DETROIT -- The National Highway Traffic Safety Administration is investigating 110,000 older-model Dodge Ram pickups over reports that faulty interlocks allowed vehicles to start without the clutch being pressed.
NHTSA said it received three complaints from owners of manual transmission Ram 2500 and 3500 pickups from the 2004 and 2006 model years.
It was reported to NHTSA in February that in August, an owner’s child was able to start the ignition without depressing the clutch pedal.
“The vehicle then moved forward striking another child resulting in a fatality,” NHTSA said in a statement today.
A second reported incident involved an engine that cranked without the clutch pressed down, and an individual working under the hood was knocked to the ground by the moving vehicle. There were no injuries.
NHTSA said it will open a preliminary evaluation to “assess the scope, frequency and safety-related consequences” of faulty clutch interlocks.
The safety administration begins a preliminary evaluation in the event of customer complaints or manufacturer service bulletins that suggest the possibility of a safety-related defect. Once the evaluation is complete, the agency either begins an engineering analysis or closes the inquiry. Based on the outcome of an engineering analysis, a vehicle may be recalled or the inquiry may be closed with no further action.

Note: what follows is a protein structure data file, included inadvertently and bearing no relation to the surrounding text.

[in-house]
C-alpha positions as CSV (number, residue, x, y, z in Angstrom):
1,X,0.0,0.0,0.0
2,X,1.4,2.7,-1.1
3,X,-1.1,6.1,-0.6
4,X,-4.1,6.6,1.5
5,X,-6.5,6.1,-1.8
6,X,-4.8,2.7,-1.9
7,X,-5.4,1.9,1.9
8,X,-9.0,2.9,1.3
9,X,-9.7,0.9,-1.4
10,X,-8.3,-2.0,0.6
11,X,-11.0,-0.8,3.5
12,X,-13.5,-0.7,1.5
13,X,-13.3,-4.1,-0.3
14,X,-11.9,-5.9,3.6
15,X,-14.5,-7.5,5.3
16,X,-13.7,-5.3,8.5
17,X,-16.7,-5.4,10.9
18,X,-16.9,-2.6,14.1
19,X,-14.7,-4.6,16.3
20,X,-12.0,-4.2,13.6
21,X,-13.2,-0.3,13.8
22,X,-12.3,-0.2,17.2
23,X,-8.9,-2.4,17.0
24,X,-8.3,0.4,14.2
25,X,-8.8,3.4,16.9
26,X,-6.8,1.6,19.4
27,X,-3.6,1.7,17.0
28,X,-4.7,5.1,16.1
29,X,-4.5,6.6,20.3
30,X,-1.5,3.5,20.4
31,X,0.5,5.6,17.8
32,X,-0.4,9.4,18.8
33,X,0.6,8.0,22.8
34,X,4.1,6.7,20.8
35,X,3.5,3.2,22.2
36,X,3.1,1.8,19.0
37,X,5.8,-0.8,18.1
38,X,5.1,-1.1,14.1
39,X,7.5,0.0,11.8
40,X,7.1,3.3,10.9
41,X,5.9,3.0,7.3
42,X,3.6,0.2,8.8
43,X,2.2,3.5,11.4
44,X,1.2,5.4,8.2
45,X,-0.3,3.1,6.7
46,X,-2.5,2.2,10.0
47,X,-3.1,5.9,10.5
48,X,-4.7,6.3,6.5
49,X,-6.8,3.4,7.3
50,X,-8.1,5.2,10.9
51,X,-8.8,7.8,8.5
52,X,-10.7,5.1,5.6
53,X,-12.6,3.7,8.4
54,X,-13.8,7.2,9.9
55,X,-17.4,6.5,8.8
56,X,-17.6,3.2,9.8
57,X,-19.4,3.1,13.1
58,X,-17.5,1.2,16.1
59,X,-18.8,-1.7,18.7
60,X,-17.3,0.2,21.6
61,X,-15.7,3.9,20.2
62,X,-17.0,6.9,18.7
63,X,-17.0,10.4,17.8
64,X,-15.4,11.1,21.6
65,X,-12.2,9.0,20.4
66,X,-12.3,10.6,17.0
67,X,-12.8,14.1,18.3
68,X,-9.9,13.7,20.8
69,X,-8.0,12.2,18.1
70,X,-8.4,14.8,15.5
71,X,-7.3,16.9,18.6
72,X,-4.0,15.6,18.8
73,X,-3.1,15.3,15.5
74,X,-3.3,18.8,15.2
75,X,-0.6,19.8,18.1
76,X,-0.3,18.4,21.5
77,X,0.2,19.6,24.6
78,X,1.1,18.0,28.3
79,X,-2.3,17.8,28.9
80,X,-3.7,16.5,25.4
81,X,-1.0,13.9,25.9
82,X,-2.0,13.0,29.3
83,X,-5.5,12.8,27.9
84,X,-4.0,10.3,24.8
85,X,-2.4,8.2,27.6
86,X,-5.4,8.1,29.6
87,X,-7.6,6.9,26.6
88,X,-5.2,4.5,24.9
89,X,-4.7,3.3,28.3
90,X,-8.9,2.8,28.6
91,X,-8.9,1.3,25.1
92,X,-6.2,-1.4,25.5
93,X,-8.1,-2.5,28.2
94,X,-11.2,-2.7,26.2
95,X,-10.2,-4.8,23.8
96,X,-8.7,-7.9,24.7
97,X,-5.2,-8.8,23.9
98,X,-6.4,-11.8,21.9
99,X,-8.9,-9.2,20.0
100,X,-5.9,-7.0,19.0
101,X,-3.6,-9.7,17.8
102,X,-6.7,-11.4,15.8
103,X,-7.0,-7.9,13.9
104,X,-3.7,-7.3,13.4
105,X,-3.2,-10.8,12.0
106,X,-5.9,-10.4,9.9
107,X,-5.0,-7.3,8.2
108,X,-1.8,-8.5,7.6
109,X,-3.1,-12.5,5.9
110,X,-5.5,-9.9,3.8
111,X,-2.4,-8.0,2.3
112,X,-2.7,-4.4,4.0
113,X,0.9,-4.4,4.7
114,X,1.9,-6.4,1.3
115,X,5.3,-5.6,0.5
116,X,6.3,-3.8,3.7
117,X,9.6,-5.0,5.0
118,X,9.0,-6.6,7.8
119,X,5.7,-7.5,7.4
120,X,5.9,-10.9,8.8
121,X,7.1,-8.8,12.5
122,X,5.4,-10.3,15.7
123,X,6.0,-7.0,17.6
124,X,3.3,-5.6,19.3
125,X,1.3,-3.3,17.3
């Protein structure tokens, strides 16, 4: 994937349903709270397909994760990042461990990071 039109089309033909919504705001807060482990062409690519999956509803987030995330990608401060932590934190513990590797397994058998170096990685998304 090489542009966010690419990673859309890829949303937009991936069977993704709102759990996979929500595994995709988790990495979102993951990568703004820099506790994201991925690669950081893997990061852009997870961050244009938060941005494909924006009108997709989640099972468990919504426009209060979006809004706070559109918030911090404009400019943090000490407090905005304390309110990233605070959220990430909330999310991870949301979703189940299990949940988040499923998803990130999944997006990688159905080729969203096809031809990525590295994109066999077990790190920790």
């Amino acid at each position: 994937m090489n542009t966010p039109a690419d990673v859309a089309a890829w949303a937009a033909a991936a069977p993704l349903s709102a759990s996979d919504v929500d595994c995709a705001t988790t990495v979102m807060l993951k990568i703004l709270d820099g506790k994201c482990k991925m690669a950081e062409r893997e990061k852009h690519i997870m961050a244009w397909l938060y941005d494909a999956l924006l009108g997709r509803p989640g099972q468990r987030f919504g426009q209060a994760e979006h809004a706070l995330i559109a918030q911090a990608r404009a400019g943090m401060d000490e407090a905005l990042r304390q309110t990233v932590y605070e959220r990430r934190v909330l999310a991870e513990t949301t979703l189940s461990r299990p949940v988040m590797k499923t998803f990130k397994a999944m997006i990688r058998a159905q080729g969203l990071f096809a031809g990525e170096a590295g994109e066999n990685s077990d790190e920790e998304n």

Chrysler released this statement about the matter today:
"In keeping with Chrysler Group's longstanding practice, the company is cooperating fully with this investigation. Chrysler Group vehicles meet or exceed all applicable safety mandates. Customer safety is paramount at Chrysler Group.
"Customers who have concerns about the way their vehicles are currently performing should contact their dealers. As with any vehicle, do not leave it unattended with the key in the ignition and follow correct operating procedures."
Gabe Nelson contributed to this report.